Is the truth out there?

June 6, 1997

Regarded with suspicion by thinkers on both the left and right, who accuse him of vagueness and relativism, Richard Rorty is continuing unabashed with his project to disprove the existence of objective truth. Sean Sayers spoke to him in London

If the idea that there is no such thing as universal truth is familiar these days, that is thanks in good measure to the work of Richard Rorty, one of the most controversial philosophers in the English-speaking world. Yet I would not have guessed it when I met him at his hotel in London.

I was greeted in the lobby by a quiet, diffident man with a head of white hair reminiscent of the film star Lee Marvin. He had just flown in from Edinburgh for a conference and a hasty visit to Sussex before returning to Amsterdam, where he is visiting professor of philosophy. He seemed distinctly reluctant to engage in small talk. Could this taciturn man, I wondered, be the author who had stirred up so much furious debate?

As soon as we were installed in his cramped hotel room, however, and the conversation turned to ideas, Rorty came alive. Defending his views is something at which he is well practised. His philosophy starts from an iconoclastic rejection of notions of truth, rationality and objectivity, concepts which have dominated western thought since the scientific and intellectual discoveries of the 17th century.

Knowledge, Rorty argues, is not a matter of "getting reality right", it is a practical matter of learning how to cope with the world. Instead of talking about "truth", we should talk about how well our ideas suit our purposes. "When we praise an idea as 'true' or 'useful', or a proposal as 'right'," he explains, "we are not saying that it accurately represents a mind-independent world." In a typically self-deprecating way, he adds that his first book, Philosophy and the Mirror of Nature, "was just a tract saying we don't need the notion of representation. I have been saying it over and over again ever since."

Rorty says he "starts from Darwin's picture of human beings. We do not differ in kind from the animals. All that distinguishes us is the ability to behave in more complex ways. The older, pre-Darwinian conception is that animals can't grasp 'how things really are', whereas humans can. From the post-Darwinian perspective there is no such thing as 'how things really are'. There are simply various descriptions of things, and we use the one which seems most likely to achieve our purposes. We have a multiplicity of vocabularies, because we have a multiplicity of purposes. As history goes along, new vocabularies develop as new purposes emerge. But none of these vocabularies or purposes will be more true to 'human nature' or to the 'intrinsic character of things' than any of the others, though the purposes served may get better".

In Contingency, Irony and Solidarity Rorty extended these ideas to morality and politics. Moral and political ideas are social products, developed in particular situations for particular purposes, he argues. They are inescapably historical and relative. We are the children of our times. There is no fixed human nature or unchanging principles which can provide foundations for our moral or political values. We must recognise the historical contingency of our beliefs and adopt what Rorty calls an "ironist" stance towards them.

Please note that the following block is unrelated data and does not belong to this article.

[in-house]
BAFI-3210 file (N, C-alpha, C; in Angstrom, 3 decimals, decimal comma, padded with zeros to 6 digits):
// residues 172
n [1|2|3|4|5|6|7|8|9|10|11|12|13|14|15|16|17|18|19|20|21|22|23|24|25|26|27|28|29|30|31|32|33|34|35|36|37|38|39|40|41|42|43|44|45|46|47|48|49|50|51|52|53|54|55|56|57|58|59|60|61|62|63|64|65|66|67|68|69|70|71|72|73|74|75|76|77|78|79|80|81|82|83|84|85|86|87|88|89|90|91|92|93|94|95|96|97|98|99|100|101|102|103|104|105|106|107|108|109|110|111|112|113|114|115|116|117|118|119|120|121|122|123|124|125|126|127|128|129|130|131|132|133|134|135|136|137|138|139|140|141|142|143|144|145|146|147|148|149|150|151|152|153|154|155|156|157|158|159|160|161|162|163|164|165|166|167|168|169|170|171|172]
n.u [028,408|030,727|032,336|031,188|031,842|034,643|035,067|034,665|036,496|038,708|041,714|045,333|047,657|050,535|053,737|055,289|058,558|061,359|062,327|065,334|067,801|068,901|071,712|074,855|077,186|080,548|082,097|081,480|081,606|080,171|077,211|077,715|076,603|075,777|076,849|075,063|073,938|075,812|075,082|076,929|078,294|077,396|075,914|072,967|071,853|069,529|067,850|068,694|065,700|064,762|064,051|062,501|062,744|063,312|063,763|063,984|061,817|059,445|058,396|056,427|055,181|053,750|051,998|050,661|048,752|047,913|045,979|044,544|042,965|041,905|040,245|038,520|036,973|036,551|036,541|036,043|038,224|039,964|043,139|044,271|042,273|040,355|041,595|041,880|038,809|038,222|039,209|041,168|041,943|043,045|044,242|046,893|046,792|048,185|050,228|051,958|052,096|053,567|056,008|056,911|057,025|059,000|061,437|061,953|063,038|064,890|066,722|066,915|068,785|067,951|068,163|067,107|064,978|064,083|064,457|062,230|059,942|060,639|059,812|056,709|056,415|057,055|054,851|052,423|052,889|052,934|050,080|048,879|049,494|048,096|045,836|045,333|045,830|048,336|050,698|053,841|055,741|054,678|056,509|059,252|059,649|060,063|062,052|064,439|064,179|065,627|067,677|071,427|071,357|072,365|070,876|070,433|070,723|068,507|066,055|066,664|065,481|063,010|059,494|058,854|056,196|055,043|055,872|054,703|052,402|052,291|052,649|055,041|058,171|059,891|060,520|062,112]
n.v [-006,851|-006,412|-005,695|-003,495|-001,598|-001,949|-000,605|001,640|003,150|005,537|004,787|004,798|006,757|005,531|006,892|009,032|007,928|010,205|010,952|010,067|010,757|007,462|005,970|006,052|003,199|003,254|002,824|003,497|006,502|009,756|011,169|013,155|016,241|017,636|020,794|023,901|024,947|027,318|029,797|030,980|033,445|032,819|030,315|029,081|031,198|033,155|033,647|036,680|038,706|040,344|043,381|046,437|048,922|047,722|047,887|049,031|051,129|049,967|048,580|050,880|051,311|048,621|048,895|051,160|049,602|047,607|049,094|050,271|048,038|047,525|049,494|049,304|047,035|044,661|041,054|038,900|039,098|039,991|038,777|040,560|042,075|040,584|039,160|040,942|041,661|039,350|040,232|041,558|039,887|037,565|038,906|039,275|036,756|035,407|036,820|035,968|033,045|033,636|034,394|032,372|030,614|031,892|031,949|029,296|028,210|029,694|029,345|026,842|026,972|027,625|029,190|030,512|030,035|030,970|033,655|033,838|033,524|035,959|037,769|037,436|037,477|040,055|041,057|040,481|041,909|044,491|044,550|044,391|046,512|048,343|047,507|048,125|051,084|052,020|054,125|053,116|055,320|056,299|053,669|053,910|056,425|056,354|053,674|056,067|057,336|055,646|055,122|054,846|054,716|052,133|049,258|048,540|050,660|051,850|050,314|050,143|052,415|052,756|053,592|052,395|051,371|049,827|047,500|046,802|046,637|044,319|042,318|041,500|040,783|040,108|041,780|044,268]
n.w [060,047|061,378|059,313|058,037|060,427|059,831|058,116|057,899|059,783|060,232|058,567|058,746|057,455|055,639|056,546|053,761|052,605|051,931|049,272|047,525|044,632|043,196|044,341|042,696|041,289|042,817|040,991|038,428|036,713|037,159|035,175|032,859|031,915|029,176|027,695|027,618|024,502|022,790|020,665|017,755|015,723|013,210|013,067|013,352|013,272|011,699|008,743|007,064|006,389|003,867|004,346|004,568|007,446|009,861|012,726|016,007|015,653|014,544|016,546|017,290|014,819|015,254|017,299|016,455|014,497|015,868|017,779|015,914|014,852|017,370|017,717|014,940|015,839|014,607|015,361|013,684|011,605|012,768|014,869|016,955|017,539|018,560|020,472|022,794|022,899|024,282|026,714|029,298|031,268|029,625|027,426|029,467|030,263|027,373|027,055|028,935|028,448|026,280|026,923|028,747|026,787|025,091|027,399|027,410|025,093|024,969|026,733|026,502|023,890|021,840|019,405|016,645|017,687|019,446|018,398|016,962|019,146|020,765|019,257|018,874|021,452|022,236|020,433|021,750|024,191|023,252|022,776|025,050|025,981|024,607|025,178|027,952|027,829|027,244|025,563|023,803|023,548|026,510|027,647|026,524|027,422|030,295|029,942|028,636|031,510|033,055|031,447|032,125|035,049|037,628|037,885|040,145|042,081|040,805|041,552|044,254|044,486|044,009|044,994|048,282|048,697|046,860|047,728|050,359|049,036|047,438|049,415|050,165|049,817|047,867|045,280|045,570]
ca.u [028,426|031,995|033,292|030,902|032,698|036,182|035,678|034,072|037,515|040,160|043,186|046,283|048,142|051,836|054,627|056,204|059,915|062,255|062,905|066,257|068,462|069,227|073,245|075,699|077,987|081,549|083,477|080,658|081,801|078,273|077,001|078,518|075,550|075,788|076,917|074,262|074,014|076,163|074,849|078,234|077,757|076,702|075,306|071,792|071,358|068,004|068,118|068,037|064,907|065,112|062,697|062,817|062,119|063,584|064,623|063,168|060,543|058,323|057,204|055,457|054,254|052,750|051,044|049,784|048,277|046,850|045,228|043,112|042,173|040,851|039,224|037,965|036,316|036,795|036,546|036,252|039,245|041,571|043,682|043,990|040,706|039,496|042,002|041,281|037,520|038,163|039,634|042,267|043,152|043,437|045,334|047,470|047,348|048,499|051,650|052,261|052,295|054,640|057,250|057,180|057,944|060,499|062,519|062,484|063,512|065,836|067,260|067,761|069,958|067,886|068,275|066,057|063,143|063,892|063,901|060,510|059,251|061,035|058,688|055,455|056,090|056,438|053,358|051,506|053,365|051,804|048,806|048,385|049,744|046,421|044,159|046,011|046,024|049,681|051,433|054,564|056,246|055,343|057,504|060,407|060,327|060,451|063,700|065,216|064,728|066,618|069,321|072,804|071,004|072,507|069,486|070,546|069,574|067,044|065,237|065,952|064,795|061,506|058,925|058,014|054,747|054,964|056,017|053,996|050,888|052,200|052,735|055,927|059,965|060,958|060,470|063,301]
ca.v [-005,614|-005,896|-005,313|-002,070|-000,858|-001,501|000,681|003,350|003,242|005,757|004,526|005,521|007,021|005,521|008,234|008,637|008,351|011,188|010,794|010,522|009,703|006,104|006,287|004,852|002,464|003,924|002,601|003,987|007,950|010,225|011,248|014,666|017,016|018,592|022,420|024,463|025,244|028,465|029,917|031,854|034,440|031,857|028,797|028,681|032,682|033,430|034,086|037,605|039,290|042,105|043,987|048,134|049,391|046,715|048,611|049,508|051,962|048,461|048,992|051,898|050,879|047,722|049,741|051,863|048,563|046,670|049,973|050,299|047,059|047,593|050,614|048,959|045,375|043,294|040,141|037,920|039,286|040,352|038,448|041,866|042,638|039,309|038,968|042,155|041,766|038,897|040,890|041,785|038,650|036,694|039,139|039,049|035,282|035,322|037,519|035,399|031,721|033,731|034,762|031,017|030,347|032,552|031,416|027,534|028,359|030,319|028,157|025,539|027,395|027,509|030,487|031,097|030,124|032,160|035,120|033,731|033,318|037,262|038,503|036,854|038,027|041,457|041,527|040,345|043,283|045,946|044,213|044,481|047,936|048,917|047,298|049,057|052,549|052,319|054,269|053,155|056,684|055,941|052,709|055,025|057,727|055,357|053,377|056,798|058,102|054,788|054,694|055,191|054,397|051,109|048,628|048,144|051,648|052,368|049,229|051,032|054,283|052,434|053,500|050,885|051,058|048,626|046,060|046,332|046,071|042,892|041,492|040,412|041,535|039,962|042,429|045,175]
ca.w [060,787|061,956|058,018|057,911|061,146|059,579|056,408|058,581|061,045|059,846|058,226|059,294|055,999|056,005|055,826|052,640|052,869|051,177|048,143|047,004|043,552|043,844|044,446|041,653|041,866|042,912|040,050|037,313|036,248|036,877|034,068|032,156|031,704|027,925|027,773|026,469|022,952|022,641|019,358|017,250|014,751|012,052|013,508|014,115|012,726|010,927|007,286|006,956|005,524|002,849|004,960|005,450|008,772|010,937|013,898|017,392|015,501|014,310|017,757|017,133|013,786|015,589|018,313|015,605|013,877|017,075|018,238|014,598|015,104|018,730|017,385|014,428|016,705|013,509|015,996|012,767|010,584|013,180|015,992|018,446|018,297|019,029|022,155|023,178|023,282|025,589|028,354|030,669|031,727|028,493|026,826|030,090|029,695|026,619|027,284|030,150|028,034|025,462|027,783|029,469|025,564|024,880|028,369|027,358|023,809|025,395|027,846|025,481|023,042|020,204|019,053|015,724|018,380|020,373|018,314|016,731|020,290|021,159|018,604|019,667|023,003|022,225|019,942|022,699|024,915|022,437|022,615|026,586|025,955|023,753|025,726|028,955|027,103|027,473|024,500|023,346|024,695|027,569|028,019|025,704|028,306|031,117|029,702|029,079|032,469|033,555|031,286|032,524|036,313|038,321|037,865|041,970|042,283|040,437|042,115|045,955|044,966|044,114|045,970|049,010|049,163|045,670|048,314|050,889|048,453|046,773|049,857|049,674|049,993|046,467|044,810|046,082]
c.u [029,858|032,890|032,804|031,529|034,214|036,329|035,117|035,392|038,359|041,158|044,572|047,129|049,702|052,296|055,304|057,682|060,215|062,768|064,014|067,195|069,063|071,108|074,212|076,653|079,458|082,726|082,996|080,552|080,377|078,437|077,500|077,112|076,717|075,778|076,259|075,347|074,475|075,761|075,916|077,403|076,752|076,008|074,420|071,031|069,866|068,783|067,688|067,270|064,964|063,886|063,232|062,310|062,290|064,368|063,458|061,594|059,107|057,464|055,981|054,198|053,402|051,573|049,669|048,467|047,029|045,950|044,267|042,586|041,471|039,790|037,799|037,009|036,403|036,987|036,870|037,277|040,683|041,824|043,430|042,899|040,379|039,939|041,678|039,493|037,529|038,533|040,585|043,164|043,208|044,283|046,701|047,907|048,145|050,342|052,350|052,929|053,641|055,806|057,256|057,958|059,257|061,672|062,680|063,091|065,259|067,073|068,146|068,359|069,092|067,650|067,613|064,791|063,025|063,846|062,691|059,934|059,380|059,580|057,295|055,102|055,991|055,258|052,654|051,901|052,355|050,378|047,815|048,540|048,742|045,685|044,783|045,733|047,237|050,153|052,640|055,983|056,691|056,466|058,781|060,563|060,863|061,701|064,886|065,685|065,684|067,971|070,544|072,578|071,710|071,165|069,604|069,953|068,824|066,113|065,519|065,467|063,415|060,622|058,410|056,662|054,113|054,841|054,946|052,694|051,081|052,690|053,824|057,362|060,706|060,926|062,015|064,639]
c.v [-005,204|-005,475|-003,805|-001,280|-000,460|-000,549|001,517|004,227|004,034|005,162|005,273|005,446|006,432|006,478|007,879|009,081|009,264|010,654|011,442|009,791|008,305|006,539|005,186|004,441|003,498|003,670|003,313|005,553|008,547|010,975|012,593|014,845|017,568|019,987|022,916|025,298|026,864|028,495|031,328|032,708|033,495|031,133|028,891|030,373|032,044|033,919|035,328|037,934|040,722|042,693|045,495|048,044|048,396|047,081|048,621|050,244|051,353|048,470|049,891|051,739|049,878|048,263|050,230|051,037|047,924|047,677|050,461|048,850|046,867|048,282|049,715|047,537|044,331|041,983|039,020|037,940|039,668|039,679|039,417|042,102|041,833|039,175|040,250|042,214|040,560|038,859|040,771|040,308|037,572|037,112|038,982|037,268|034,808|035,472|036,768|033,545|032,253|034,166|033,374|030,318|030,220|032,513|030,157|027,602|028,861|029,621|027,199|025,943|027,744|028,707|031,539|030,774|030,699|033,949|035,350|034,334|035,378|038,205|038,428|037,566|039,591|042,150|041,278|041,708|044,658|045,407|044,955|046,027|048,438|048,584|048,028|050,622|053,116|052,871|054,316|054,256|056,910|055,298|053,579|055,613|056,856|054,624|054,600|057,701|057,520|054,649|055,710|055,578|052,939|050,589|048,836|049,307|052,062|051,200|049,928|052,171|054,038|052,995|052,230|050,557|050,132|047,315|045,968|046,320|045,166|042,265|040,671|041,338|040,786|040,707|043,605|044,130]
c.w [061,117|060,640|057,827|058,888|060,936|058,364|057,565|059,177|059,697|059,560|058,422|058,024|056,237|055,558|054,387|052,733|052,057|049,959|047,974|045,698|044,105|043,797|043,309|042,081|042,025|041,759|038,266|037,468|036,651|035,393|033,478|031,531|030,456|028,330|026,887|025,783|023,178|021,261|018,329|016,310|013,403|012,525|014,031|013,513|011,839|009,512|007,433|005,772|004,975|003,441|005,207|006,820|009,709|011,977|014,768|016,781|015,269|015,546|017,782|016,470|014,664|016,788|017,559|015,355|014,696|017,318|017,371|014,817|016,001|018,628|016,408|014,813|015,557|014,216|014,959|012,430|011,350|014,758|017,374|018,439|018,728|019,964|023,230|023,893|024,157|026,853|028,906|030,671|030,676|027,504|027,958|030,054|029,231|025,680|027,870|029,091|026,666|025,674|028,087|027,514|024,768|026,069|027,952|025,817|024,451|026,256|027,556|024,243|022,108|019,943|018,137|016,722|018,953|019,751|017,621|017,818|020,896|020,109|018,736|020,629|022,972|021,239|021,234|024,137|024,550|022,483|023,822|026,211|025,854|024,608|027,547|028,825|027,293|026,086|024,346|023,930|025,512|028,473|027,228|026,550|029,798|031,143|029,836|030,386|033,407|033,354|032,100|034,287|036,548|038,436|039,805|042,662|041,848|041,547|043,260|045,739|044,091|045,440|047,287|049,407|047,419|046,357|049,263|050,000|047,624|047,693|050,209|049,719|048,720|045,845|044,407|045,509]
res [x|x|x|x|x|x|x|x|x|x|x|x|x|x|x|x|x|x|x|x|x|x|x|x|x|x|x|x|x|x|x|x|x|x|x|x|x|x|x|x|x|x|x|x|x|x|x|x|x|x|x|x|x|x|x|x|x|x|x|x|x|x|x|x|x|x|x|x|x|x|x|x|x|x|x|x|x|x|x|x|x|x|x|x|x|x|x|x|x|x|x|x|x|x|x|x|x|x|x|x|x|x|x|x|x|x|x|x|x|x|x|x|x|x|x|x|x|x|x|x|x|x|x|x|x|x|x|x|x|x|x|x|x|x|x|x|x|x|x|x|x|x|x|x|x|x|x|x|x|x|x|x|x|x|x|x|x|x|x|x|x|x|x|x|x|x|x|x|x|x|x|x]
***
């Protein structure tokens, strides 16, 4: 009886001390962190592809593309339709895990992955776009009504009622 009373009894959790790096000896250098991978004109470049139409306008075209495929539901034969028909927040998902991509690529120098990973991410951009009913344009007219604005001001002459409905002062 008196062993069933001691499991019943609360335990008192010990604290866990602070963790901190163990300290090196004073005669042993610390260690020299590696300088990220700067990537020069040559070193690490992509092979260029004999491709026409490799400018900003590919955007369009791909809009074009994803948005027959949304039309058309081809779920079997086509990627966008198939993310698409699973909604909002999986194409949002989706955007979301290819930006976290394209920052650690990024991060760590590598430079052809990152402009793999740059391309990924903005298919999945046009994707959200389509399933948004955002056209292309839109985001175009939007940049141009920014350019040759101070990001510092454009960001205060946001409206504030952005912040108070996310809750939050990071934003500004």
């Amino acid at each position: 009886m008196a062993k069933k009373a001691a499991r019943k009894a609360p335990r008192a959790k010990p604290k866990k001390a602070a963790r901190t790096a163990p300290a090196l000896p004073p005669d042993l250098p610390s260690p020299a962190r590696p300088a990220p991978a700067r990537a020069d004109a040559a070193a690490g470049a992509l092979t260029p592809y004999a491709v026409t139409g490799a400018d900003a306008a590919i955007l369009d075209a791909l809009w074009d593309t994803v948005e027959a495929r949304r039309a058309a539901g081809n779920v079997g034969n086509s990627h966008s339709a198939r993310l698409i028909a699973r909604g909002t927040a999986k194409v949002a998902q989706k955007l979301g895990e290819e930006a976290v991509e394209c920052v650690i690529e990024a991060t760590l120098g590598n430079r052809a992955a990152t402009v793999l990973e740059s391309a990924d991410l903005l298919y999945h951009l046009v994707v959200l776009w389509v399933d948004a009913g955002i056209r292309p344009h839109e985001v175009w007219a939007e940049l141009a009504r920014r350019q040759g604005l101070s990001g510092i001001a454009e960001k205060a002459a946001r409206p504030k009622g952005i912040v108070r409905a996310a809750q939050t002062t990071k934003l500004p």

Expressed in provocative and uncompromising terms, and with a characteristic mix of erudition and slangy directness, these views have won Rorty a huge audience. Equally, however, they have aroused the suspicions of many of his professional colleagues in analytical philosophy, who criticise his writing as vague, fuzzy and aimed only at pleasing the grandstand.

Rorty is well aware of the mixed reactions his work provokes. He knows that only a small proportion of his readership is in philosophy departments; but he is not vexed by this. "Analytical philosophy has become a narrow academic subject. Most of the rest of the university doesn't know what it is for or what goes on in it. But we should live and let live. If people want to do that sort of thing they should be able to. That is what academic freedom is all about." Appropriately, back home at the University of Virginia he holds the post of university professor of humanities. "That's code," he explains. "It is a title you give to someone who cannot get along with his colleagues; so you yank him out of his department and make him freelance. It's a wonderful position. I haven't been to a departmental meeting in 15 years."

Rorty is often called a "postmodernist". He is not happy with that label but seems resigned to it. The ideas he is putting forward were first expressed around the end of the last century by philosophers like Friedrich Nietzsche and William James. "So postmodernism doesn't seem the right term," he says. He also frequently mentions his intellectual debt to the American philosopher John Dewey. Dewey's work is not well known these days, even among philosophers, but he was perhaps the most important American philosopher in the interwar years. As well as being a pioneer of progressive education and a major political thinker, he was one of the founders of pragmatism; a philosophical method which measures the truth of a proposition by its practical outcome. This remains the only indigenous American philosophy and still has an important influence in American thought.